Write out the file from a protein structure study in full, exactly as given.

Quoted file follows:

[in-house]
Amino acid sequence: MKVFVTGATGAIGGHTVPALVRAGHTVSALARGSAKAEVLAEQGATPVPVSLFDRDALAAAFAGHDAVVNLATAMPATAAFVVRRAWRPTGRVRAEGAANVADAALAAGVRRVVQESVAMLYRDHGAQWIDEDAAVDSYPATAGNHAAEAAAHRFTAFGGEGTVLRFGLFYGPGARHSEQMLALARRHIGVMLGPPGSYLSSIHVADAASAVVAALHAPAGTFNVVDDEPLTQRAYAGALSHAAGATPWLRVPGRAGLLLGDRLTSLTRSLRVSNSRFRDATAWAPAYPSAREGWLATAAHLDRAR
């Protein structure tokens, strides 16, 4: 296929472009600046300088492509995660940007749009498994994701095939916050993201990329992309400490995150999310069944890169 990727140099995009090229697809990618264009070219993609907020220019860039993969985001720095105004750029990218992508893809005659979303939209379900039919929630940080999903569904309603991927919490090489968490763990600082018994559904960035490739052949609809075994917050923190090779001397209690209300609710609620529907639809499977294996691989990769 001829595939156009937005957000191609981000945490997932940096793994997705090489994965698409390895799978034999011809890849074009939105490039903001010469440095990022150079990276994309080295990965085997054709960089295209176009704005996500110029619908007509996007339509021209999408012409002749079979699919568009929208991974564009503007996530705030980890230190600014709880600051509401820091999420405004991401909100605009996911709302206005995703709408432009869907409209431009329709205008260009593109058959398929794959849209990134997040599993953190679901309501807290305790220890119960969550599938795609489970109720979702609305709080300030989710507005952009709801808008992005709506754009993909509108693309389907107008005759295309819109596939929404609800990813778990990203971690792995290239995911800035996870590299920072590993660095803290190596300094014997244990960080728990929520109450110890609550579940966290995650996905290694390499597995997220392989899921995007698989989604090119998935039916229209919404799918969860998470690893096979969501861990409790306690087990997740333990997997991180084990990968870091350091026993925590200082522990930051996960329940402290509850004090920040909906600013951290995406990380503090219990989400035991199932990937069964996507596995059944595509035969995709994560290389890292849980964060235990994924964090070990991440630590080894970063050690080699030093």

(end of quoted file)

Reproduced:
[in-house]
Amino acid sequence: MKVFVTGATGAIGGHTVPALVRAGHTVSALARGSAKAEVLAEQGATPVPVSLFDRDALAAAFAGHDAVVNLATAMPATAAFVVRRAWRPTGRVRAEGAANVADAALAAGVRRVVQESVAMLYRDHGAQWIDEDAAVDSYPATAGNHAAEAAAHRFTAFGGEGTVLRFGLFYGPGARHSEQMLALARRHIGVMLGPPGSYLSSIHVADAASAVVAALHAPAGTFNVVDDEPLTQRAYAGALSHAAGATPWLRVPGRAGLLLGDRLTSLTRSLRVSNSRFRDATAWAPAYPSAREGWLATAAHLDRAR
């Protein structure tokens, strides 16, 4: 296929472009600046300088492509995660940007749009498994994701095939916050993201990329992309400490995150999310069944890169 990727140099995009090229697809990618264009070219993609907020220019860039993969985001720095105004750029990218992508893809005659979303939209379900039919929630940080999903569904309603991927919490090489968490763990600082018994559904960035490739052949609809075994917050923190090779001397209690209300609710609620529907639809499977294996691989990769 001829595939156009937005957000191609981000945490997932940096793994997705090489994965698409390895799978034999011809890849074009939105490039903001010469440095990022150079990276994309080295990965085997054709960089295209176009704005996500110029619908007509996007339509021209999408012409002749079979699919568009929208991974564009503007996530705030980890230190600014709880600051509401820091999420405004991401909100605009996911709302206005995703709408432009869907409209431009329709205008260009593109058959398929794959849209990134997040599993953190679901309501807290305790220890119960969550599938795609489970109720979702609305709080300030989710507005952009709801808008992005709506754009993909509108693309389907107008005759295309819109596939929404609800990813778990990203971690792995290239995911800035996870590299920072590993660095803290190596300094014997244990960080728990929520109450110890609550579940966290995650996905290694390499597995997220392989899921995007698989989604090119998935039916229209919404799918969860998470690893096979969501861990409790306690087990997740333990997997991180084990990968870091350091026993925590200082522990930051996960329940402290509850004090920040909906600013951290995406990380503090219990989400035991199932990937069964996507596995059944595509035969995709994560290389890292849980964060235990994924964090070990991440630590080894970063050690080699030093």